Smith is the author one of the latest additions to the New American Commentary series published by Broadman & Holman of the SBC Sunday School Board, volume 19 on Obadiah, Jonah and Amos. He also has written numerous lessons and articles for the SSB and for the NOBTS faculty journal, the Theological Educator.
“We in the Bible teaching-reaching division of the Baptist Sunday School Board have lost a true friend in the death of Dr. Billy K. Smith,” said James D. McLemore, biblical studies designer and editor of the Biblical Illustrator.
“He was a longtime writer of Bible study curriculum for adults in the Sunday school. He also had contributed nine articles to the Biblical Illustrator. The last one, ‘The Meaning of “God’s Spirit Moved,”‘ was published in the spring 1997 issue. Smith’s last writing assignment was a series of lessons on selected Psalms, set to appear in the spring 1999 issue of the Explore the Bible Commentary. He completed and mailed these lessons to his editor just three weeks before he died, McLemore said.
“Billy K. Smith was a genuine Old Testament scholar who was gifted to convey his understanding of the Scripture in a warm, understandable and loving manner. I thank God for the friendship of such a gifted writer.”
Global travel for ministry was something else Smith enjoyed. In 1966 he preached an evangelistic crusade in Fairbanks, Alaska, and another in 1970 in Seoul, South Korea. Thinking he would have to wait until after retirement for more travel, Smith said he was surprised but thankful when Leavell came to his office in 1994 and said, “Coach, why don’t you and Irlene go to Africa?” when missionaries at the International Baptist Seminary in Arusha, Tanzania, had asked Leavell to send someone to teach one semester.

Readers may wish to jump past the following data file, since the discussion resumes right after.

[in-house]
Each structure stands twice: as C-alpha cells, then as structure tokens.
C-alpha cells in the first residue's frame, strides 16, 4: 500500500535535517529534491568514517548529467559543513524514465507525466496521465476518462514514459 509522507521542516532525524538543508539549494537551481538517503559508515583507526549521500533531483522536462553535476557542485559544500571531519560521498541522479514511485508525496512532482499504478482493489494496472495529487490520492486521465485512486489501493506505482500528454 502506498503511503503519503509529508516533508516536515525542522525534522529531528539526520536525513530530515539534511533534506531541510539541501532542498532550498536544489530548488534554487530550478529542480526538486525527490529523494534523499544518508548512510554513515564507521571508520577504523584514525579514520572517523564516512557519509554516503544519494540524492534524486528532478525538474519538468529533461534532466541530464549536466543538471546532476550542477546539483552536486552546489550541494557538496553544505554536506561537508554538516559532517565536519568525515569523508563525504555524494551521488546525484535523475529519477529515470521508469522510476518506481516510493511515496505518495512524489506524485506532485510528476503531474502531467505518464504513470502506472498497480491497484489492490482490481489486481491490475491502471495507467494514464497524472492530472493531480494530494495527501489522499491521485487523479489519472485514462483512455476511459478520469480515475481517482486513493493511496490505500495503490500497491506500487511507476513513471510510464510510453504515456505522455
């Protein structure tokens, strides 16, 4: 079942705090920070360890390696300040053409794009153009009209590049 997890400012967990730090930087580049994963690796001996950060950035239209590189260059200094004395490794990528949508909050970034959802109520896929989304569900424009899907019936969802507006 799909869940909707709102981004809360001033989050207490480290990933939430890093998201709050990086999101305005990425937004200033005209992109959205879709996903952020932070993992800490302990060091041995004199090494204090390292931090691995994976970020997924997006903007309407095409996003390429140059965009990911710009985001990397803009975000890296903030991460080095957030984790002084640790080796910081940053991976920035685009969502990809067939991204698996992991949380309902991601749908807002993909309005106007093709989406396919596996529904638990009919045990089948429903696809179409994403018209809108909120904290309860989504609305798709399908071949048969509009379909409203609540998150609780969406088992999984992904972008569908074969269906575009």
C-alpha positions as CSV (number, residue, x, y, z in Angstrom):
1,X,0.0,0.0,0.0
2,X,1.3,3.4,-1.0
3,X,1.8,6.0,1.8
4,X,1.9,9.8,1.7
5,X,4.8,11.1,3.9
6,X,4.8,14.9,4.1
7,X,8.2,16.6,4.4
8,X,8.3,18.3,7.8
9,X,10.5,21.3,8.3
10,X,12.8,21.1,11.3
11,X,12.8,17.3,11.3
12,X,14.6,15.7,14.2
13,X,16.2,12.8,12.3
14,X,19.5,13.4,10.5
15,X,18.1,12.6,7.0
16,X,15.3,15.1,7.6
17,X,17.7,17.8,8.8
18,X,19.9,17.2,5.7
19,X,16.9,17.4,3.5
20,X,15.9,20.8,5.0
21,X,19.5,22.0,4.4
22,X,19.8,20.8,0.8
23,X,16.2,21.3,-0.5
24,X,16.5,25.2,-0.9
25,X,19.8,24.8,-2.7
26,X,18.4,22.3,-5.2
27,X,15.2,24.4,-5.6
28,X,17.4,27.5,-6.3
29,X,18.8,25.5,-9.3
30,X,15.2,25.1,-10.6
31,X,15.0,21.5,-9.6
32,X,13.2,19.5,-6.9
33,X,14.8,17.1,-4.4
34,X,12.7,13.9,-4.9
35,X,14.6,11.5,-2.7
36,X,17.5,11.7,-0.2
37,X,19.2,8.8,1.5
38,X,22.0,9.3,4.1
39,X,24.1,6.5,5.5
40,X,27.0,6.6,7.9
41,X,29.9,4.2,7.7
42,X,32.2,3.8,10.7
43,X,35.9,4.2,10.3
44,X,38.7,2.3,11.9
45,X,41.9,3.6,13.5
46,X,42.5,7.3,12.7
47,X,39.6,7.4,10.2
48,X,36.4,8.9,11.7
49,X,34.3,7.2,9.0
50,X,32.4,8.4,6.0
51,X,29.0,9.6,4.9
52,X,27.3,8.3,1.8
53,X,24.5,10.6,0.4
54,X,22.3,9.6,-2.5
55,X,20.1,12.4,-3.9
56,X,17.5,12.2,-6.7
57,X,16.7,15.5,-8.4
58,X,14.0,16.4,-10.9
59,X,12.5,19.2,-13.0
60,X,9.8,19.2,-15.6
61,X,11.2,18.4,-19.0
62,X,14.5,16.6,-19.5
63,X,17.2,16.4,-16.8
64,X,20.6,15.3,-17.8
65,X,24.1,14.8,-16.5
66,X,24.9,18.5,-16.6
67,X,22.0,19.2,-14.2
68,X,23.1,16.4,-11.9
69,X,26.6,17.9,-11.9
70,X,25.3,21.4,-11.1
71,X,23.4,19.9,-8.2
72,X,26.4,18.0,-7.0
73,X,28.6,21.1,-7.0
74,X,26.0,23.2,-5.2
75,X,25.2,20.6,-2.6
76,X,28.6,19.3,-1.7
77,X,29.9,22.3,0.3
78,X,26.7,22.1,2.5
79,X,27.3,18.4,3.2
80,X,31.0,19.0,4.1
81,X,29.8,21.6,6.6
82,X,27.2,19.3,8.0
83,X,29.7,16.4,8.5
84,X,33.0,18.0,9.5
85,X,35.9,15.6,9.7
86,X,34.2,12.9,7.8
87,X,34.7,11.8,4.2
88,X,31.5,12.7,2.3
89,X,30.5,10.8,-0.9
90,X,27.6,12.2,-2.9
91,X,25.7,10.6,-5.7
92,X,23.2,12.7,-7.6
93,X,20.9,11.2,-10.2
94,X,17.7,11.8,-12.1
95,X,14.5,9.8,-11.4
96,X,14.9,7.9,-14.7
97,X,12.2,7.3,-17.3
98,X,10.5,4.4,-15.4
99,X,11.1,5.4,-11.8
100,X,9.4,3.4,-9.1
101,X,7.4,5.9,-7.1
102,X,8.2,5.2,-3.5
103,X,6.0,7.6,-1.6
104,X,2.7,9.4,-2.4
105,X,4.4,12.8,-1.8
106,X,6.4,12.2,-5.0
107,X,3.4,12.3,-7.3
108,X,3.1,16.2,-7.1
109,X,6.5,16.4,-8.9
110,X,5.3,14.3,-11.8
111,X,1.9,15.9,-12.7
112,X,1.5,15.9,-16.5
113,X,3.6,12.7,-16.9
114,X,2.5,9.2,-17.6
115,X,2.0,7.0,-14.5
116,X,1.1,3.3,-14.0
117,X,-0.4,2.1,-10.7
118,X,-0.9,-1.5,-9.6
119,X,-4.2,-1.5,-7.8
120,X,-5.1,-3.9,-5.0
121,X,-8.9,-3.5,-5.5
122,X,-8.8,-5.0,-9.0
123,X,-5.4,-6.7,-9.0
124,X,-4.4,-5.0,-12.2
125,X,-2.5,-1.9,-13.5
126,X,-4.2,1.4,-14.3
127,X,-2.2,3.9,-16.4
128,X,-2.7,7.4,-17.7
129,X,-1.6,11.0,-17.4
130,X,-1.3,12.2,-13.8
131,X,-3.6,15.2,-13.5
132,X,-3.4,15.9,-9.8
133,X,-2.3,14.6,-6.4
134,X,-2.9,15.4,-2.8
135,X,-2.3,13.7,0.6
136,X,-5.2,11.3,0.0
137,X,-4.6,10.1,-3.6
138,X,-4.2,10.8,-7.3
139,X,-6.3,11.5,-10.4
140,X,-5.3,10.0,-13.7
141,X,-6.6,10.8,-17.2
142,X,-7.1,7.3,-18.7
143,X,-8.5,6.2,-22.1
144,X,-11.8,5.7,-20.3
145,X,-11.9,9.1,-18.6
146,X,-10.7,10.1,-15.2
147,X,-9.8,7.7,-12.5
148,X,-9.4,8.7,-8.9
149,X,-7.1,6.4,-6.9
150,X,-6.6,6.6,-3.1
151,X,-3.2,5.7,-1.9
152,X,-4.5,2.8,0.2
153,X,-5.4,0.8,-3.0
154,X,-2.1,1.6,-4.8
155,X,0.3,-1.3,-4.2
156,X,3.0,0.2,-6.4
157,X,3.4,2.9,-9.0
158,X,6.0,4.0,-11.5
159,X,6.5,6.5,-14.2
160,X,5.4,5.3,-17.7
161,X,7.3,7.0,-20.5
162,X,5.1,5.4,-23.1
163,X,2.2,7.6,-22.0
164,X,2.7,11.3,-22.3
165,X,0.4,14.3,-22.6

Following the Smiths’ four-month stay in Arusha, NOBTS began to pursue a sister relationship with the Tanzanian seminary and started offering beginner Swahili classes. An NOBTS alumnus currently teaches at the Arusha seminary and serves as business manager, through the SBC International Mission Board.
However, Smith said his most cherished times always were moments spent with his family.
The fifth of seven children on a little farm near Spearsville, La., Smith was a star athlete and scholar in his north Louisiana schools. “Just getting by” was never enough for a Smith, he once said. Early on, he learned to do his best at whatever came his way, whether it was baseball or basketball, Hebrew or Greek, a church or a seminary.
The valedictorian of his high school class, Smith majored in physical education at Louisiana Polytechnical University in Ruston. He was a star pitcher for Louisiana Tech and after graduation pitched for “The Big 8 League,” a semi-professional team in north Louisiana. He also was accepted for a high school teaching position after graduation; he taught science and PE classes and coached his basketball teams on to many championships.